Photographing nature and wildlife can be the most challenging and most rewarding branches of photography. There is nothing like being hunkered down behind a bush for hours waiting for a bear to cross your path as you listen to the chattering of the squirrels, singing of the birds, and just breathing in the moment.
However, there is an awful lot that happens even before you find yourself in that exact bush, at that moment, waiting hours for a bear. You’re not just going to sit down behind a random bush hoping a bear is going to cross your path – well, you could but if you did so you’d probably be less likely to glimpse a bear.
Beginning Wildlife Photography and Interacting with Nature
Whether you are looking to just do it as a hobby, or are aspiring to become a professional, the most important thing is the animal’s well-being and our impact on the environment.
A report by the United Nations found that one in four species face extinction. Currently, Mankind is making a catastrophic impact on wildlife and the environment through pollution, habitat loss, overfishing, illegal wildlife trade, animal agriculture, pillaging the earth’s resources and so much more which has contributed to the climate changing, and the decline and extinction of over 60% of birds, fish, reptiles, and mammals since 1970. As a result, experts warn that further impact on wildlife leading to their extinction threatens the existence of human civilization. As, I’ve always said, “Mankind is both the plague upon the Earth and its cure.”
Let’s dispel two myths right from the beginning; in order to enjoy wildlife and nature photography you DO NOT need to own expensive camera, lenses or gear nor do you have to travel to far off distant lands. This is the simple truth; you can use an entry-level DSLR and a Kit Lens and get great photos and for some types of shots – your cell phone can work phenomenally well.
That said, the best place to get started is local to where you live; your backyard, neighborhood, local parks, and lakes, nature and hiking trails, and so on. You’ll find that there are plenty of subjects not too far from home to photograph from birds, reptiles, insects, rodents, and a plethora of other animals to aim your lens at.
Begin Nature and Wildlife Photography in Your Own Local Area
The fact that certain animals are found locally to where you live means that you can frequent these places often and take time to study the species that live near you with which you can have ample time photographing or attempting to photograph them as you learn. This is also beneficial because it will give you time to learn your camera, the capability of your lenses, and improve your photography knowledge and skillset.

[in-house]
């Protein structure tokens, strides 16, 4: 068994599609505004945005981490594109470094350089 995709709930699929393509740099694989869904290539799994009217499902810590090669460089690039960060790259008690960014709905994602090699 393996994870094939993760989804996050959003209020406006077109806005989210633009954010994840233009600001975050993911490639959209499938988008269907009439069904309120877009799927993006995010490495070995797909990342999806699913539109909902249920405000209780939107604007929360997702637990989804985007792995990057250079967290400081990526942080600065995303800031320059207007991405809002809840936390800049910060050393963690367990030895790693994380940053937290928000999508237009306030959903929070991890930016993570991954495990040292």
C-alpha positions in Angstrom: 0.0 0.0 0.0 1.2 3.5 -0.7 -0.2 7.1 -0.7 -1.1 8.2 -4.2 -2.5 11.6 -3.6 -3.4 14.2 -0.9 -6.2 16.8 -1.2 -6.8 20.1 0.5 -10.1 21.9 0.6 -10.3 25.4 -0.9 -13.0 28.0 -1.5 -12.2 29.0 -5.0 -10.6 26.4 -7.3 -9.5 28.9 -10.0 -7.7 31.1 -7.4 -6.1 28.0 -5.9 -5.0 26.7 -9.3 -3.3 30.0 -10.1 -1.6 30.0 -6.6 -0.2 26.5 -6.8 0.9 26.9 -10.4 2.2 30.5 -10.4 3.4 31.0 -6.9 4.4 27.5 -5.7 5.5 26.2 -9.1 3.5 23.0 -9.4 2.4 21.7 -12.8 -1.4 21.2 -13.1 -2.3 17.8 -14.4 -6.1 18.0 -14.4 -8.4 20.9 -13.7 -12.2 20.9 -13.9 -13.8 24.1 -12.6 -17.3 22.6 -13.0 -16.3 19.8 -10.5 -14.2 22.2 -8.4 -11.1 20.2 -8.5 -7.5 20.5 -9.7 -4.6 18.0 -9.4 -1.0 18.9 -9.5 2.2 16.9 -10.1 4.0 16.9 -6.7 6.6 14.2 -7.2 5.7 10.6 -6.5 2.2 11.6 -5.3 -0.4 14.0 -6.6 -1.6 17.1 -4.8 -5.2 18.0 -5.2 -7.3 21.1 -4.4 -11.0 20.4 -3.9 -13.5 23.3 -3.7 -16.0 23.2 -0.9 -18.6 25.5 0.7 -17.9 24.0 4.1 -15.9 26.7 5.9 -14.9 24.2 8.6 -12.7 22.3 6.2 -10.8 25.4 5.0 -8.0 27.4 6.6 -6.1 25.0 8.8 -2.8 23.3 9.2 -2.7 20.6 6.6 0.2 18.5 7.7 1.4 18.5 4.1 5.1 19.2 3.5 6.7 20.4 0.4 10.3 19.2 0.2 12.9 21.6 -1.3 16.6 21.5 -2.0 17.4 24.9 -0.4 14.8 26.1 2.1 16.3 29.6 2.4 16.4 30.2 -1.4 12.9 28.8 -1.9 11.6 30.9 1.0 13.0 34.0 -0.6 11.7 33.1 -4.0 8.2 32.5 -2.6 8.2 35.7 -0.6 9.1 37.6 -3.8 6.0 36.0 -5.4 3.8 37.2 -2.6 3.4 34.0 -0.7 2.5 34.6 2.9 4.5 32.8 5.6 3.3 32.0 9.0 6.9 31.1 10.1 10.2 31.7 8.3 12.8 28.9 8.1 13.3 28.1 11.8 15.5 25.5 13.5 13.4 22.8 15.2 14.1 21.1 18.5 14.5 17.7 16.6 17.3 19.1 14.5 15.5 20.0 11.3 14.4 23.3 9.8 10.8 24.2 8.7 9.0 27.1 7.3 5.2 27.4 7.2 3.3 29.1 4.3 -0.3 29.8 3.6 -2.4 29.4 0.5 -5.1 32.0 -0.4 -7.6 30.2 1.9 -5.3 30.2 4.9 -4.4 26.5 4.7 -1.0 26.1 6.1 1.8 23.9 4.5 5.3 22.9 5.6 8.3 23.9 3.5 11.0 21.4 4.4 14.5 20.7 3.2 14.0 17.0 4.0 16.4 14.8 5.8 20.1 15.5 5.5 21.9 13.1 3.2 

You’ll eventually be able to try more creative shots like animals in motion where the animal is in focus and everything around it is blurred or where the feet are slightly blurred and everything else is in focus. You may even find yourself near a little waterfall, river or stream where you can set up a tripod and attempt to get that popular blurred water effect.
One quick thing to mention, before we go too far, is to get in the habit of having your camera near you at all times. You never know when you might find yourself in nature, driving or walking along, and see something you want to photograph. Nothing stings worse than having those experiences and wishing you had your camera with you. However, that said, the opposite is true; sometimes you find yourself with your camera in a photographable moment and yet you don’t take the shot because you’d rather appreciate whatever is unfolding before you. That’s one of the huge joys of photographing nature and wildlife – sometimes, you get caught up in these magical moments that are just for you to experience and in an instant, they are over.
In the beginning, you’ll raise your camera to photograph whatever interests you and in doing so you’ll notice that by the time you get your camera pointed, focused, and on the right settings the moment is over. You see, with experience, you’ll learn whether you are in one of those moments or not. If you desire, you can capture moments like that with proper planning and a whole lot of patience
Research is Essential in Wildlife Photography
Do your research! Let’s say you live next to the Florida Everglades and want to head out to do some photography there. First, I’d start with a Google image search of “Florida Everglades” and look through the images for inspiration. Are there any particular shots that you really love? What is it you love about it? The angle? The lighting?
You might be wondering why this is important and I’m going to tell you; if you want to be a great photographer you need to become a student of the art of photography. That means looking at photos from an entirely different perspective – not just, “I love this photo,” but “Why do I love this photo? What is it about it that I love?” Perhaps, you’ll find out that you like how real or surreal it looks, you may like the way the light hits the subject of a photo, or perhaps you’ll find out you love certain images in black and white. The list really becomes endless as you see a photo in a much different way as you become a masterful student of light, photography, and post-processing.
Next, you’ll need to figure out what your target subject will be and then do your research about that subject; what’s the safe distance for you and the animal to photograph, do you have the appropriate lens to operate at that distance, what’s the behavior displayed if that animal is agitated, annoyed, or angry, etc. You want to have some ideas of the shot you want to get or the story you want to tell within your photography.